I felt like writing this article to share some techniques of influence/manipulation while I was reading the french book “Little Treaty of manipulation for honest people (“Petit Traité de manipulation à l’usage des honnêtes gens”), a very interesting book of social psychology. It is about psychological mechanisms, easy to understand, that everyone should know to use them (correctly) or to get protection.
In 1990, Joseph Nye developed the notion of Soft Power.¹ It was a little revolution at that time, Nye explained that the power of a Nation did not depend on its military strength but its power of attraction and cooptation, thanks to its culture, its political values and its diplomacy. In line with this idea, Robert-Vincent Joule and Jean-Léon Beauvois (authors of the book I just mentioned earlier) rely on cognitive sciences to understand how, on an individual scale, it is possible to manipulate the perception of others.
The book refers to one big theory, the one of engagement. More our ego is engaged in an action, more it will pursue the rationality of this engagement. For exemple, a businessman choose to invest money in a subsidiary. Quickly, the subsidiary starts to lose money. However, besides the growing lost, the businessman continues to invest in this subisidiary. The propensity to rationalise ans to adhere to the first choice (his engagement), even if it a bad one, is strong enough to drive him toward a new investment for this subisidiary. In the same situation, the rationnal choice of a new manager would not be the same.
Accordingly, decision time is crucial to define the course of future actions. Boot techniques have been created to manipulate this determinant moment. The most simple techniques are basically to lie on several aspects or to omit consequences of the action we want somebody to do. For example, following a request, a person engaged herself to attend a professional meeting the next morning. A few hours laters, she learns that the meeting will take place very early in the morning (at 7!). Being already committed to attend the meeting, the person will be reluctant to decline her first engagement, even if the conditions have changed and some (key) aspects influencing her decision have been omitted. Moreover, she had to take two decisions (the second time when she received the info about the meeting’schedule), which will increase her level of commitment.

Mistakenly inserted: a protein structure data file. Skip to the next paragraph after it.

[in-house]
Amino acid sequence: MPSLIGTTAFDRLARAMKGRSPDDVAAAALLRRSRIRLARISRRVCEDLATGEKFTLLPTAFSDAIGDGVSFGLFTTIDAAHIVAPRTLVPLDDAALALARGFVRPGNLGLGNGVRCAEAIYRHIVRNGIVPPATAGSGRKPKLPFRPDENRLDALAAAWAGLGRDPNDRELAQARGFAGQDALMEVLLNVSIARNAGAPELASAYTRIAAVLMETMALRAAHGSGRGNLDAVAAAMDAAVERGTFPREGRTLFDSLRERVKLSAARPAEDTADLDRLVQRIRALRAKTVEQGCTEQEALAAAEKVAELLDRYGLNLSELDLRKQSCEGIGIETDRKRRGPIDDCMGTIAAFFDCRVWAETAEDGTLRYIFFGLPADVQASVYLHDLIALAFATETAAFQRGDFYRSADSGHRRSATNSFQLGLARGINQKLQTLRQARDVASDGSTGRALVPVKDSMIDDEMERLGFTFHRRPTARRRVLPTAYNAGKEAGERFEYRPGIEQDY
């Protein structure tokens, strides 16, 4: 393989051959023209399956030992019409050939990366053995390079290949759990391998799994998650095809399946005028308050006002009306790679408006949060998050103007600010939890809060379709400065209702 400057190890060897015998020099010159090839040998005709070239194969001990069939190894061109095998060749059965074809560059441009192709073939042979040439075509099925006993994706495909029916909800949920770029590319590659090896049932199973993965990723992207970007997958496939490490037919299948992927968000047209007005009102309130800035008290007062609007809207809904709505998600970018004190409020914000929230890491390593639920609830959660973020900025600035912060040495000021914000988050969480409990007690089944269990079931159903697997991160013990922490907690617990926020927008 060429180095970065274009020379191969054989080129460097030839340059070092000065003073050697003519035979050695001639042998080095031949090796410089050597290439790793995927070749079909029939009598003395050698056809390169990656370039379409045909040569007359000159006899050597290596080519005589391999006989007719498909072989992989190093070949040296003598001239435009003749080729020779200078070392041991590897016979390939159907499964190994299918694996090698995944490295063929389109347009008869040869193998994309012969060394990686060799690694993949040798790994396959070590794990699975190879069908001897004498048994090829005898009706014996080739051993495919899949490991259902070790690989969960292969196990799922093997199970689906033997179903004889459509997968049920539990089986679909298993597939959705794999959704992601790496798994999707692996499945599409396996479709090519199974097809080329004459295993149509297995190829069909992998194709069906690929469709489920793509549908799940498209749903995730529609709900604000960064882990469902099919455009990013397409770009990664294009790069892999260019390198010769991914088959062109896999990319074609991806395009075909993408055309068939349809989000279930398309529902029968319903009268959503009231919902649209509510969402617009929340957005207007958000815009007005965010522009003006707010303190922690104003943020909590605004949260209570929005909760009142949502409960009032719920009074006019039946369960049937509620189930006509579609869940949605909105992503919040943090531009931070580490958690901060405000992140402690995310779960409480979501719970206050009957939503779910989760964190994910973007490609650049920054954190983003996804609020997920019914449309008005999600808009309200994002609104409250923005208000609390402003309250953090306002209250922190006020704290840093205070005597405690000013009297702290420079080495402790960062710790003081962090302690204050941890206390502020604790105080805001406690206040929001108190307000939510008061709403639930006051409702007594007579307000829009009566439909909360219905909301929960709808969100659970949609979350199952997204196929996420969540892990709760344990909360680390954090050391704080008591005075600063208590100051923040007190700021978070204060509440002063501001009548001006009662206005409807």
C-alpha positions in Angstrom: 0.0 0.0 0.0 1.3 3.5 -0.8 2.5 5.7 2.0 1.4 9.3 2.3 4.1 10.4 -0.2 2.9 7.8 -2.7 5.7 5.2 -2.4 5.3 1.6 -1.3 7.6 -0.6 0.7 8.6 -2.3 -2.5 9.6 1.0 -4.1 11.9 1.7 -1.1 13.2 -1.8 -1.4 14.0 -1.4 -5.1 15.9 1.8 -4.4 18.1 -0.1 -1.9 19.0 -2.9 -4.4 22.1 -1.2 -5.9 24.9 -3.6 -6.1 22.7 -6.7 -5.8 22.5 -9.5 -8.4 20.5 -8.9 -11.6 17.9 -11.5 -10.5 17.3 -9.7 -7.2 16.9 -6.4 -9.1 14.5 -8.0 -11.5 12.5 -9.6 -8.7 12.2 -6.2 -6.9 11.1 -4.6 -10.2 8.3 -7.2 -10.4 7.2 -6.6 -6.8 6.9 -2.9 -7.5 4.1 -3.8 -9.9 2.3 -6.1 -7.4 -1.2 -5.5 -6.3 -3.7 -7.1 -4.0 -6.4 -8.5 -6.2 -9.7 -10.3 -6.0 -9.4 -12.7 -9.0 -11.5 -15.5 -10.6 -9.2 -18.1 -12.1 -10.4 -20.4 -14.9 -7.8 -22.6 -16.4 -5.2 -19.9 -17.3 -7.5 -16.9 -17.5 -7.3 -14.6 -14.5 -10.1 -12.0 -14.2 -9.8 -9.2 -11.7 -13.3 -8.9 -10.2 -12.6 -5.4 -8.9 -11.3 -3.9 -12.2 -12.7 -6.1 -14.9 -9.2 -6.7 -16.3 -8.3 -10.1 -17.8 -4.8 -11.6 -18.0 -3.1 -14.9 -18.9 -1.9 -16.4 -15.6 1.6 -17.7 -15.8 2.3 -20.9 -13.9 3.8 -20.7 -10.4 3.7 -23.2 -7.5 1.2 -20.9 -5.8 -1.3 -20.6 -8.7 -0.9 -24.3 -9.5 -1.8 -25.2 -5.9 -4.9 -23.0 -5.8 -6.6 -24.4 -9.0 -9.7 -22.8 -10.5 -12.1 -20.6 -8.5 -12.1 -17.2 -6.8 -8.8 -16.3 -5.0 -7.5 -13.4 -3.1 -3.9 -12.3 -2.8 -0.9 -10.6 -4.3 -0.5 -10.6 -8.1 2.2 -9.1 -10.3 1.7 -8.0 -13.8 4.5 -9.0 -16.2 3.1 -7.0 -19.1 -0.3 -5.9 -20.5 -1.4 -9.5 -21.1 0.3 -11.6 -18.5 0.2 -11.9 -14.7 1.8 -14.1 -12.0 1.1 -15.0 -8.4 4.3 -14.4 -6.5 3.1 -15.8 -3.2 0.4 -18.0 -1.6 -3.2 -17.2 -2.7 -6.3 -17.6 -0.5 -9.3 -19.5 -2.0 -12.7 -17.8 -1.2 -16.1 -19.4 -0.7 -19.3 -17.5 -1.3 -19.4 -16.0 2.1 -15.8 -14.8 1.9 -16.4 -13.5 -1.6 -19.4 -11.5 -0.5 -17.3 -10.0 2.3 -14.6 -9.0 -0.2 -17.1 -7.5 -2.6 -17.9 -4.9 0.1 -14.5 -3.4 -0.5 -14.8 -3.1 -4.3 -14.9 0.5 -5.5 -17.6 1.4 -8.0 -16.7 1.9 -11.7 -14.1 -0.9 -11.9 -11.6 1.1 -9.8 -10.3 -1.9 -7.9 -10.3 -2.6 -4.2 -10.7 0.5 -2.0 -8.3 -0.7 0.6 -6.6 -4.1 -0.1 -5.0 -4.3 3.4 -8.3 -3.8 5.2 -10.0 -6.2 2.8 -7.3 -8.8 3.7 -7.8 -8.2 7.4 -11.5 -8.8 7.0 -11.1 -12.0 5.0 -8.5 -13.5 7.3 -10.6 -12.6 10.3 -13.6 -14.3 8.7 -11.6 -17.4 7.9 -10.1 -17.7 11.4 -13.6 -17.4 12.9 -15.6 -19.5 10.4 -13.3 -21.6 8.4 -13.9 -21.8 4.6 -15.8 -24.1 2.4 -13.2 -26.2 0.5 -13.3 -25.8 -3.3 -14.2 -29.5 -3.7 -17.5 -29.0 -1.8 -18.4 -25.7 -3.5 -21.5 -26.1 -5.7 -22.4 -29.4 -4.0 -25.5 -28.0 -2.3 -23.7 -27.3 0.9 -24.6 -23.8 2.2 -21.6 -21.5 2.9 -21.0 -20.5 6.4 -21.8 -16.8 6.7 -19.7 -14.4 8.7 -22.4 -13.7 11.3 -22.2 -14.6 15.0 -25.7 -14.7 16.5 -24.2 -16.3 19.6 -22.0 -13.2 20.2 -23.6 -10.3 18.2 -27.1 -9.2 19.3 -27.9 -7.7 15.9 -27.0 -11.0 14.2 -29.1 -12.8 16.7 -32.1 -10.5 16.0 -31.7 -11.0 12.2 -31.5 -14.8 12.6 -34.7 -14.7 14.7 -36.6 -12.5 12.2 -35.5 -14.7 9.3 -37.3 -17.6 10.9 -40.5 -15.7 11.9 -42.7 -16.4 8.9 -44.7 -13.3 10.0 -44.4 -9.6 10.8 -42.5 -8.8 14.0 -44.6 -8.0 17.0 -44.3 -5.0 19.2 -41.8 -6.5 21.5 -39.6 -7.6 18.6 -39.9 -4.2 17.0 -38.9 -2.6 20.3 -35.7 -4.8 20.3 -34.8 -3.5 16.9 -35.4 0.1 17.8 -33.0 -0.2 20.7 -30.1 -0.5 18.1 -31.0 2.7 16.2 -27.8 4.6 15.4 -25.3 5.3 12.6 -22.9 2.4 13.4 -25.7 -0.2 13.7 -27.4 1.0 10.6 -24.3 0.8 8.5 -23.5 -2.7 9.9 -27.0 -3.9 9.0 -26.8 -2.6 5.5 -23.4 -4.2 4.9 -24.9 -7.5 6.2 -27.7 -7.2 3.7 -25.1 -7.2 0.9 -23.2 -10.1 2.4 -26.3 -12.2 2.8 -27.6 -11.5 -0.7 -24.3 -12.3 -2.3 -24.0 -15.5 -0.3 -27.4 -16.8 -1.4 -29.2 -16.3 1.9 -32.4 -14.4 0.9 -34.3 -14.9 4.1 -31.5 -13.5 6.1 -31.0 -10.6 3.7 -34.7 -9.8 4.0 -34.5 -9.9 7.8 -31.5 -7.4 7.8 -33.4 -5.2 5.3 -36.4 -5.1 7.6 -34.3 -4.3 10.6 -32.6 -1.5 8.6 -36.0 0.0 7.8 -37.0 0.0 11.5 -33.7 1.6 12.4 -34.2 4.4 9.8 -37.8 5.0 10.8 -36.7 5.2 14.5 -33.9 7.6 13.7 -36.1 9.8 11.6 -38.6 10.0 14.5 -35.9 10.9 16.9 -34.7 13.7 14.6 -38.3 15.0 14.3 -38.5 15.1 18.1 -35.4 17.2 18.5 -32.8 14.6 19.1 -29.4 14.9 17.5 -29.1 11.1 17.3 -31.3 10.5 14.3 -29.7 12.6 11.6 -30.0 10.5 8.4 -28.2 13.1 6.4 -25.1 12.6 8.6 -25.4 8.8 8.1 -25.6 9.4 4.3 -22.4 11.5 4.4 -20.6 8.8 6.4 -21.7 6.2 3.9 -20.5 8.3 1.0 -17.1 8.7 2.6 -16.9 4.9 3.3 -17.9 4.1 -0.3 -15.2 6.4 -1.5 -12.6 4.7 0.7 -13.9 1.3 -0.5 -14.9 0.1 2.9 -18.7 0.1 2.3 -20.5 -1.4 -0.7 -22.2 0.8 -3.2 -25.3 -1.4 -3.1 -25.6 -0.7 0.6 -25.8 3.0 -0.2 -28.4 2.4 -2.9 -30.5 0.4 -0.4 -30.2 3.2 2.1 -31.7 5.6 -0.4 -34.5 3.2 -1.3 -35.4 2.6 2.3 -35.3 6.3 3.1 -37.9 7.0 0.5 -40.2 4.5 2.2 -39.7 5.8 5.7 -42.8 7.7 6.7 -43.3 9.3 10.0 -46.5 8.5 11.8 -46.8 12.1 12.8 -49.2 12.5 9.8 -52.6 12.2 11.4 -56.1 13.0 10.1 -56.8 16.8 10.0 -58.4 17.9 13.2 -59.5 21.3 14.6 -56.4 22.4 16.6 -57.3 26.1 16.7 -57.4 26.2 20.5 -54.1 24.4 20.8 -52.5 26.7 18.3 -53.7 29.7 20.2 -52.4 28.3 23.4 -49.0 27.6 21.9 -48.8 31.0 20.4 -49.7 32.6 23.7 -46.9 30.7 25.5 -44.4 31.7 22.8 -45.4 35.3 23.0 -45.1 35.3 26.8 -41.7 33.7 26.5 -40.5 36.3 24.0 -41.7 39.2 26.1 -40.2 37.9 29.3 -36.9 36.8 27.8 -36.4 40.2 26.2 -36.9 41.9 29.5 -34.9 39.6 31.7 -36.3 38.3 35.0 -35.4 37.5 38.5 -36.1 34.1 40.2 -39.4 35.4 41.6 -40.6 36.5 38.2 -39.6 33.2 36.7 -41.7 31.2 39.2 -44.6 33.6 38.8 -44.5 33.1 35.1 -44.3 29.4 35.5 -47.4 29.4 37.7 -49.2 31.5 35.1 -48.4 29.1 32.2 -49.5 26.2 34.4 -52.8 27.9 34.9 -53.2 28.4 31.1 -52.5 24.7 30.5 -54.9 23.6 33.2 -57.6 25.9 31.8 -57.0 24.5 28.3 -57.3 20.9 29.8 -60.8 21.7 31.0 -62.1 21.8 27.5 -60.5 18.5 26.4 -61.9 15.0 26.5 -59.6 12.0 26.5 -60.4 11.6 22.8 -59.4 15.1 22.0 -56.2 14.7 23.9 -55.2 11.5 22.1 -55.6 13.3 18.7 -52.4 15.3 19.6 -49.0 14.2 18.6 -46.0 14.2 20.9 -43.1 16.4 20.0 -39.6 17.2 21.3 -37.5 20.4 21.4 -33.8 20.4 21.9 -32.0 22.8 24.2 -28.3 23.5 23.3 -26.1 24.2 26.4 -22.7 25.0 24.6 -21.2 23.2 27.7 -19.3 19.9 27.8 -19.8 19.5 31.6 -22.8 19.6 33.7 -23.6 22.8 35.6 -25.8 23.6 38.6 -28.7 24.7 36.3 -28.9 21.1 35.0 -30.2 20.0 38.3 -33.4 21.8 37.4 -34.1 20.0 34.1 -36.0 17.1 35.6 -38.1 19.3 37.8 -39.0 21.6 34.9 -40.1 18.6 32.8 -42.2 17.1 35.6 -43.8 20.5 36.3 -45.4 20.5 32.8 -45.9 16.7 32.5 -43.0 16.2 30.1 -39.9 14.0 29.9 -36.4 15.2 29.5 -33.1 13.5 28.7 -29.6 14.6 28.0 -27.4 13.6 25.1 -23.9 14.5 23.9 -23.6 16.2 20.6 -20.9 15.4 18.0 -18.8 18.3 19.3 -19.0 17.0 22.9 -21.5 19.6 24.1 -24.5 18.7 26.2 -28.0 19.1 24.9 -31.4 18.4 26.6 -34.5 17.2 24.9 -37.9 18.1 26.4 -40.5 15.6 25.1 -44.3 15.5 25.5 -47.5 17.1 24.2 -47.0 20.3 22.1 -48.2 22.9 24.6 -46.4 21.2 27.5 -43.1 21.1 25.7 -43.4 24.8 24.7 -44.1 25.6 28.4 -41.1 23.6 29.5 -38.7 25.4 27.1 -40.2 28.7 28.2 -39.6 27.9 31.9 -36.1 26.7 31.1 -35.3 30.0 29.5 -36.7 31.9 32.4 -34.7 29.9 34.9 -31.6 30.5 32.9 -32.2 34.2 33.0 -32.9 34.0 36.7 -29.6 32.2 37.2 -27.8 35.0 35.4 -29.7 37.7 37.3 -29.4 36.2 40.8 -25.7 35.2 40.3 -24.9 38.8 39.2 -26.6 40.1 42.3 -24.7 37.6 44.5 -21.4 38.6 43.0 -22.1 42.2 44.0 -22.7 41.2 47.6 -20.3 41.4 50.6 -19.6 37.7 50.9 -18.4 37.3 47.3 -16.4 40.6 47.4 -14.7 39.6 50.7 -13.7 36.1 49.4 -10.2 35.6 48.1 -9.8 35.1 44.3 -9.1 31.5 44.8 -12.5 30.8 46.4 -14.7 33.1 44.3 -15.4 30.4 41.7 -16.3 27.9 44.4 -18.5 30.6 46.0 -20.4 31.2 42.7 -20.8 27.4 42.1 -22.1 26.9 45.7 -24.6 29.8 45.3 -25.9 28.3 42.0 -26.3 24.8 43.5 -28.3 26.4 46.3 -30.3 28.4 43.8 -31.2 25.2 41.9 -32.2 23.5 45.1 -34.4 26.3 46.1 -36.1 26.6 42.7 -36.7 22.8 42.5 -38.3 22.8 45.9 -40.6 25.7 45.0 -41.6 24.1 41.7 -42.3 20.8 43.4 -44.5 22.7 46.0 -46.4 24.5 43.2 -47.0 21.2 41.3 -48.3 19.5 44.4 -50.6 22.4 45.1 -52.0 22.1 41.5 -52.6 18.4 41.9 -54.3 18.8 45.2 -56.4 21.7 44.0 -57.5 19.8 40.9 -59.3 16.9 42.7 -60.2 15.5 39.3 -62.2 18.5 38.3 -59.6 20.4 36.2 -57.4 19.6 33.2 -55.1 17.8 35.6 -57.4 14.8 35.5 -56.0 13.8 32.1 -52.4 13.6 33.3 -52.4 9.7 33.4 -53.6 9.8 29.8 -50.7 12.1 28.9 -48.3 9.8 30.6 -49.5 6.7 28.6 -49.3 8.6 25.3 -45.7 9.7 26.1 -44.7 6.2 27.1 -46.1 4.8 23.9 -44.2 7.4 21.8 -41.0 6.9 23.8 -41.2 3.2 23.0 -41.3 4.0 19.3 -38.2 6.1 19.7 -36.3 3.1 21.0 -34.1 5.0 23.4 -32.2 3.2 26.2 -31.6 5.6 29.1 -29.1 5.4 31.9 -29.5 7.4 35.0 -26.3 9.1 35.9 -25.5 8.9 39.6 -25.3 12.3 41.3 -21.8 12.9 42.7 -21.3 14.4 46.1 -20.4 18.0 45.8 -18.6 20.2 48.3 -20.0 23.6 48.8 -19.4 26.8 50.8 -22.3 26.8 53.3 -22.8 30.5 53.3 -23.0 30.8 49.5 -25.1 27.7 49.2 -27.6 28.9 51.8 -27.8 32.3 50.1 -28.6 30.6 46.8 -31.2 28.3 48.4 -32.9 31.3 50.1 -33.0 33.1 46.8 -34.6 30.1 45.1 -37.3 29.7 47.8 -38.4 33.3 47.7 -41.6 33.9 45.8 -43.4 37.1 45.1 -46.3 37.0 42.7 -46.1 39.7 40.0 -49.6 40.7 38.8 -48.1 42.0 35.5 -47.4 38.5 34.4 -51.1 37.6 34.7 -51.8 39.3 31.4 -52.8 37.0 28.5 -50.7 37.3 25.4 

It is possible to influence the notion of engagement, influencing the feeling of freedom perceived by a person during its decision-making. More a person feels free of its choice, more the person feels engaged and committed to this choice. Reciprocally, more a person feels compelled to follow a path of action, less the person feels committed to that action. For example, a teacher wants to motivate its pupils to thrive and to give the best of themselves for a homework. A big reward or the threat of a big sanction are less efficient on pupils’ engagement than the promise of a proportional reward or to rely on free will. In fact, a big reward is perceived by pupils as an external constraint to the internalization of commitment, it is a factor of disengagement. regarding free will, it is a successful technique as long as the pupil knows what is the will of the teacher (good homework). In the case the teacher moves down this road, free will is influenced by the power relation between the teacher and the pupils. In that case, the pupil’s free will is a form of voluntary submission to the teacher’s authority, it is a case of strong commitment.